The insurer denied benefits and claimed repayment alleging that the claimant had made wilful misrepresentations. The insurer stated that the claimant, who was the driver in the subject accident, had misrepresented that a second claimant (“Dawkins”) had been a passenger in his vehicle when the collision incurred. The claimant did not attend the hearing. Adjudicator Shapiro first found that the Tribunal could proceed in the claimant’s absence as adequate notice had been provided. Turning to the evidence, he found that Dawkins had not been in the vehicle and that the claimant had made a wilful misrepresentation for several reasons. First, the Motor Vehicle Collision Report referenced that the claimant and three other passengers had been in the vehicle, but did not mention Dawkins. Second, another driver involved in the collision provided a written statement and specifically noted that the front passenger seat had been empty. Finally, the accounts given by the claimant, Dawkins, and a passenger in the claimant’s vehicle contradicted one another. However, Adjudicator Shapiro held that the claimant’s misrepresentations did not terminate his benefits or trigger repayment under sections 53 and 52, as the claimant had not received his benefits as a result of the misrepresentation.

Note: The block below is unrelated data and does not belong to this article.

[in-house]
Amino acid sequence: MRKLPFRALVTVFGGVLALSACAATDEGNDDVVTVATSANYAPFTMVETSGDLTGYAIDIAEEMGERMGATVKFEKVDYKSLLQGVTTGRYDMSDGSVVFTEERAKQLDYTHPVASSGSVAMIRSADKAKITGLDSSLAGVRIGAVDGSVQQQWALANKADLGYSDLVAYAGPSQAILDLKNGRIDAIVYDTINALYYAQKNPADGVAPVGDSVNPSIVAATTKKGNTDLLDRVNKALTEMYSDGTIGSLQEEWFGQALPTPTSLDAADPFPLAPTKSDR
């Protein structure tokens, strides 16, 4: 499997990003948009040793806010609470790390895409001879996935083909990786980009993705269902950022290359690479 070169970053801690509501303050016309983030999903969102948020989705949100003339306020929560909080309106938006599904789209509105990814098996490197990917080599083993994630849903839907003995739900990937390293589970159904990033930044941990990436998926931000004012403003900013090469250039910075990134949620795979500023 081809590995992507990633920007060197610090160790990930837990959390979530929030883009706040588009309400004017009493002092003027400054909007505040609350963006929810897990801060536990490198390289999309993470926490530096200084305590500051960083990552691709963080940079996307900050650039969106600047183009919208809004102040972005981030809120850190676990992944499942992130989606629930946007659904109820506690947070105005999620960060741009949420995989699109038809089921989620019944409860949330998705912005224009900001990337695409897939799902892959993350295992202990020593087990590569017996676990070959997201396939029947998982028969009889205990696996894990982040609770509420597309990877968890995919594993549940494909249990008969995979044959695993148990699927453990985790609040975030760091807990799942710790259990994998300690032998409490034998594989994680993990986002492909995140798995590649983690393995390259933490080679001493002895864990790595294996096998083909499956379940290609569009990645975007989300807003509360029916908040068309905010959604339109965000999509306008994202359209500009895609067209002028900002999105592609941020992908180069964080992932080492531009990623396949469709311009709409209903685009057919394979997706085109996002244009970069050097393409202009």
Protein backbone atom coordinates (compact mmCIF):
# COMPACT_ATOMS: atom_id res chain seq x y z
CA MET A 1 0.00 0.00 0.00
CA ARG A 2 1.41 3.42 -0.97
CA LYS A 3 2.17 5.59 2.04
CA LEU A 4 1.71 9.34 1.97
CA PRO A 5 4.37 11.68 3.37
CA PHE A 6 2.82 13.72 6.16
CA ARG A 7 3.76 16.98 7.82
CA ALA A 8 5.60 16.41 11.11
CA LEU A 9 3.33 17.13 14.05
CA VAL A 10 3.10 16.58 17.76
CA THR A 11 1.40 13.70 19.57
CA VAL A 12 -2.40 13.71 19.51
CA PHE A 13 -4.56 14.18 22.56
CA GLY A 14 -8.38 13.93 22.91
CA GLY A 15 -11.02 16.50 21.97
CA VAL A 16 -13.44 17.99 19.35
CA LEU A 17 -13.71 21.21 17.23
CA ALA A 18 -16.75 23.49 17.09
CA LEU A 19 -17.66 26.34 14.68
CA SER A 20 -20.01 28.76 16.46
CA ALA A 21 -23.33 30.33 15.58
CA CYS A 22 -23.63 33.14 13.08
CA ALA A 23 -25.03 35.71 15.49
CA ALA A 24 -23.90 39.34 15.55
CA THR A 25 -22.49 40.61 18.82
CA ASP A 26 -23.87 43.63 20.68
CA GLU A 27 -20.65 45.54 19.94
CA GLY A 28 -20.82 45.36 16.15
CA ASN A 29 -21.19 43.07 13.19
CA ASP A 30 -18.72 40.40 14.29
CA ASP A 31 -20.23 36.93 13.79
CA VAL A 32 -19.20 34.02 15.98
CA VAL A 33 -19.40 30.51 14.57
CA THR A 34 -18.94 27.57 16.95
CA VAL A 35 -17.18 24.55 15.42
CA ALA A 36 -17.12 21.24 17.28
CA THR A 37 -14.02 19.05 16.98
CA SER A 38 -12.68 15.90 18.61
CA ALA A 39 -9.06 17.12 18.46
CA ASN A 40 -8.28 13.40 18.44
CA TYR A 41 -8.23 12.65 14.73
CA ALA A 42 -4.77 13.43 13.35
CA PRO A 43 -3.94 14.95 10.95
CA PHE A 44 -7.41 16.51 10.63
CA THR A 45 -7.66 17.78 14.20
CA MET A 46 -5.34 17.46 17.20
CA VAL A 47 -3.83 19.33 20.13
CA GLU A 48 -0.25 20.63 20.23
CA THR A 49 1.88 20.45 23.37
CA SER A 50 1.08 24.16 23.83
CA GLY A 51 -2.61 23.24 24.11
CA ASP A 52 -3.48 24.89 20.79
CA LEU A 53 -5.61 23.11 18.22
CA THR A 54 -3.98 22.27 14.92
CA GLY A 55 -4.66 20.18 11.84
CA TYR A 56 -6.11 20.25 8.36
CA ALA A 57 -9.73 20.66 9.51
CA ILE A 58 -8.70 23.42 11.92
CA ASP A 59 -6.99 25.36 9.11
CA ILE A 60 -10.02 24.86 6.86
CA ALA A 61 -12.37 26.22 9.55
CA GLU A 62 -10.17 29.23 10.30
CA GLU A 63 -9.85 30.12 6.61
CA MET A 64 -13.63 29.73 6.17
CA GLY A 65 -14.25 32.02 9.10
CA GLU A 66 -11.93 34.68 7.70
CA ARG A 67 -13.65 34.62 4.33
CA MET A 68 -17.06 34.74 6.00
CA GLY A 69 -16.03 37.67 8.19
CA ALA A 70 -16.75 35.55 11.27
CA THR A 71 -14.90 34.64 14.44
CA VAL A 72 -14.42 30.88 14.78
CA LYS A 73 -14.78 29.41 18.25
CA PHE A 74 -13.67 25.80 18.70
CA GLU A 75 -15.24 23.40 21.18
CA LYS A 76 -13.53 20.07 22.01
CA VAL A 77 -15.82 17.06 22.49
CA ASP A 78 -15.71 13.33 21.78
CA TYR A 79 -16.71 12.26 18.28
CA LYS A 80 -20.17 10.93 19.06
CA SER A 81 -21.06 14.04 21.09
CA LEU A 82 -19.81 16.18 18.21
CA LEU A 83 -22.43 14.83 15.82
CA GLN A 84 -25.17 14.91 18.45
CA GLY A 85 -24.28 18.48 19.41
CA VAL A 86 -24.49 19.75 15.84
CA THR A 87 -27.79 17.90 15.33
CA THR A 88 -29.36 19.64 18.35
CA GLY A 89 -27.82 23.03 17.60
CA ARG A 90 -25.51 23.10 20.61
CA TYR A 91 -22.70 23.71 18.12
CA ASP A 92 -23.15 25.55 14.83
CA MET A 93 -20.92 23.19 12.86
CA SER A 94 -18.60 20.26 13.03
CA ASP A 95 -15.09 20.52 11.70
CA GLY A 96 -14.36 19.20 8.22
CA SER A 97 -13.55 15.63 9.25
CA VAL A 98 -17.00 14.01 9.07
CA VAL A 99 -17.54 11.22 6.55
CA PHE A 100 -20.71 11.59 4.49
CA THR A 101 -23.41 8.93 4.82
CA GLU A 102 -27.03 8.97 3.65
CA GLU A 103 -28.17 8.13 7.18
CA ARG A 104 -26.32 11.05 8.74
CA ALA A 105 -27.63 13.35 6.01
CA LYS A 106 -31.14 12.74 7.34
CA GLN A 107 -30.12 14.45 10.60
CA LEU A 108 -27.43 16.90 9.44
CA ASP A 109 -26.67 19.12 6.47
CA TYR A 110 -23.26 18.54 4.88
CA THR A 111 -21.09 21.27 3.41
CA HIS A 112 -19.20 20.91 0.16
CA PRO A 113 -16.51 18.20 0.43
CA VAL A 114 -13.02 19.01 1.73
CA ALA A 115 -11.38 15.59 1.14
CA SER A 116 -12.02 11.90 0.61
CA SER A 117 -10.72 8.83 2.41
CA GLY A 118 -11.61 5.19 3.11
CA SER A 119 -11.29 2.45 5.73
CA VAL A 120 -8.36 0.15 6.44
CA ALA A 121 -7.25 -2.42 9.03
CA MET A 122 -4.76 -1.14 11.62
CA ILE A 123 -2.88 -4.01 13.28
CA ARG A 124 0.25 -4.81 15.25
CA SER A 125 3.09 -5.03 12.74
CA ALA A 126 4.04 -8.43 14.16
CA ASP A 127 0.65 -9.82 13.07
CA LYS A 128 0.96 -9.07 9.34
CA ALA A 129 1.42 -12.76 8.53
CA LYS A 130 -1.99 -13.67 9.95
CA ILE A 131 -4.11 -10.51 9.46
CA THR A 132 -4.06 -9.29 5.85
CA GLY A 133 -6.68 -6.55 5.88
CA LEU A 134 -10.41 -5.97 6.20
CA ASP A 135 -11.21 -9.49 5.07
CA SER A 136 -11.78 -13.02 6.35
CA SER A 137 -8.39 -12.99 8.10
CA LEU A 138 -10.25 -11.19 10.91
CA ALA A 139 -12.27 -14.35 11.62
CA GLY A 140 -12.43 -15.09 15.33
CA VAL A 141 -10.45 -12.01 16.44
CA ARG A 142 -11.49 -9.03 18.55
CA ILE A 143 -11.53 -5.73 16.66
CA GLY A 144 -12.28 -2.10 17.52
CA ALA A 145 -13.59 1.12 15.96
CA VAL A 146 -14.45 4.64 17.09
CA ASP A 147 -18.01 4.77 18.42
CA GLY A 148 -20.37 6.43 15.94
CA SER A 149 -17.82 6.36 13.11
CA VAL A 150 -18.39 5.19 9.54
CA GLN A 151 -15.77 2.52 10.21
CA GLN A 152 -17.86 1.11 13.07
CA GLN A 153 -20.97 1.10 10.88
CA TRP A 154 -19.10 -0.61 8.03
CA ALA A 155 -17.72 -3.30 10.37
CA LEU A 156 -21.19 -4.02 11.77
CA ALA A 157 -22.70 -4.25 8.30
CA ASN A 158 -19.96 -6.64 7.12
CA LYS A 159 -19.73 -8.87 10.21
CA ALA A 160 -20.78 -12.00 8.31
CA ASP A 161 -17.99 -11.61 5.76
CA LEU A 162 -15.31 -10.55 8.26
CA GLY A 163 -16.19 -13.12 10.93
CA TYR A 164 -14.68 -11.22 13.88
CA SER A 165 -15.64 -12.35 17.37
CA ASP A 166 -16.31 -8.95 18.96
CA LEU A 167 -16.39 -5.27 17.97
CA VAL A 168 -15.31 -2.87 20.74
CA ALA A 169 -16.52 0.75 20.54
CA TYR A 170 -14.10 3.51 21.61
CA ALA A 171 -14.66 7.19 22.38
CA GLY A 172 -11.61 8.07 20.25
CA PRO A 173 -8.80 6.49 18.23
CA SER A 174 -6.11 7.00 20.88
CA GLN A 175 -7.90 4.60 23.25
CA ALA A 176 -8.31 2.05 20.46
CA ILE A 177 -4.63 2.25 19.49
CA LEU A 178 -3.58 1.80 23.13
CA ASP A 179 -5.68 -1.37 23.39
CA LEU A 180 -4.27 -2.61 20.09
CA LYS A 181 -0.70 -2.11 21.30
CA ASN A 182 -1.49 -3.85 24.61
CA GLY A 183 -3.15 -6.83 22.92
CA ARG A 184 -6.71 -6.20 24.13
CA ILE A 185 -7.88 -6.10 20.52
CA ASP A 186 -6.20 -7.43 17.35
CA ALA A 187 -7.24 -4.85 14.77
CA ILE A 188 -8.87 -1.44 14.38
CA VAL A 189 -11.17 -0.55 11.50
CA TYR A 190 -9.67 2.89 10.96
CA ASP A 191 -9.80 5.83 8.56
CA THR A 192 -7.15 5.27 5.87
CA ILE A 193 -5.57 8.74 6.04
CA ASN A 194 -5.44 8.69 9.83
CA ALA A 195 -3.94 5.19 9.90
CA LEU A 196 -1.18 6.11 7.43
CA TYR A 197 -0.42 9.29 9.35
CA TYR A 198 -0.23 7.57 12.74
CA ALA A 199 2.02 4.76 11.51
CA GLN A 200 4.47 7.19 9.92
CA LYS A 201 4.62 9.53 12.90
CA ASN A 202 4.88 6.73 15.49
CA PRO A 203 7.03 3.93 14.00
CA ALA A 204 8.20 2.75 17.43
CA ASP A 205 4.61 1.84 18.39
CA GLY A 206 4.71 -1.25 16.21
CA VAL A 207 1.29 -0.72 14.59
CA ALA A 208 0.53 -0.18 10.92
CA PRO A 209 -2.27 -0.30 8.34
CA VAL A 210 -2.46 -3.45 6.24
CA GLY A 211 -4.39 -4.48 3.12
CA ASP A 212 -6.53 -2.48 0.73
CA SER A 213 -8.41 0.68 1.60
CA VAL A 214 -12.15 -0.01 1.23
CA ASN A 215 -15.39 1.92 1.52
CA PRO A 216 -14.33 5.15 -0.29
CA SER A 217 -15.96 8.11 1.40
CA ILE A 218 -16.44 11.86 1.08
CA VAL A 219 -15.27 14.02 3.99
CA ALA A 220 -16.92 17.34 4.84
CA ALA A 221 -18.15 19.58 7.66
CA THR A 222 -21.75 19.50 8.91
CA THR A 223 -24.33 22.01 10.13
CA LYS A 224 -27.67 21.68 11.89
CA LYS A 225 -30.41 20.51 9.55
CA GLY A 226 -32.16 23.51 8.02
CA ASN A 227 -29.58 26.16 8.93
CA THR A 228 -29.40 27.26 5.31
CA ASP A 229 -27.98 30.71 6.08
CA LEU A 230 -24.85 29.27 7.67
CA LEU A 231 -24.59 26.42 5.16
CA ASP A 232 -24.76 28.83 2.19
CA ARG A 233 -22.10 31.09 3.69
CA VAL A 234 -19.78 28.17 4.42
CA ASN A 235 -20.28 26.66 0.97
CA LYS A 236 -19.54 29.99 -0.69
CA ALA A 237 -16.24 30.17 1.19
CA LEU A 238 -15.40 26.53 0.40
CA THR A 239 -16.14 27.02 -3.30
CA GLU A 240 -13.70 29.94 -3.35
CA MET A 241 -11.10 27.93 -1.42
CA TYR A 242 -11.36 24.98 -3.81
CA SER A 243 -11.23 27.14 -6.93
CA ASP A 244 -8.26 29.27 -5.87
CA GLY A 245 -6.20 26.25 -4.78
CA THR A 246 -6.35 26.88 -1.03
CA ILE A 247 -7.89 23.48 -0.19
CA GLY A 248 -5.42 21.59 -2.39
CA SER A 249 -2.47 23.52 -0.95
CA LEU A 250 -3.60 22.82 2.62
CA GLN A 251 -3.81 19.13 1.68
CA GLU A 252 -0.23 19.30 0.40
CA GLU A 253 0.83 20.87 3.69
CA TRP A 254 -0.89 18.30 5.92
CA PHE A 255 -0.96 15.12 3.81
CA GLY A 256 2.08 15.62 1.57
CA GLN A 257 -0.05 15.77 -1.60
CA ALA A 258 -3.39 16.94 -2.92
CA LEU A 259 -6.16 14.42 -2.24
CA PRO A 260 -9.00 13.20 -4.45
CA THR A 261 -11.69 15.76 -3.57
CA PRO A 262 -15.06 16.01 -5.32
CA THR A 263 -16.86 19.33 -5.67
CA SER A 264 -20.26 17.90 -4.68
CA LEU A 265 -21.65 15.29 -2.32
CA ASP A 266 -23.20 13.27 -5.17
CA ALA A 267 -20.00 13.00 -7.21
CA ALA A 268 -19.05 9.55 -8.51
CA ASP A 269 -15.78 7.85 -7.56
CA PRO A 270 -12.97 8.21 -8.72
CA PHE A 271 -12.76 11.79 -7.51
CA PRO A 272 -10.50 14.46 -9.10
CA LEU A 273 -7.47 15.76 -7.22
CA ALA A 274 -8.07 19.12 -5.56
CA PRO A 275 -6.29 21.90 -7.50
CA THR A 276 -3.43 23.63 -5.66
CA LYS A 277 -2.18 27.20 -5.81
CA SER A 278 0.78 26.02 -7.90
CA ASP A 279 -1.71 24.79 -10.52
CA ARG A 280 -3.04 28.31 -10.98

Sonnet Insurance Company v. Mitchell (20-006073)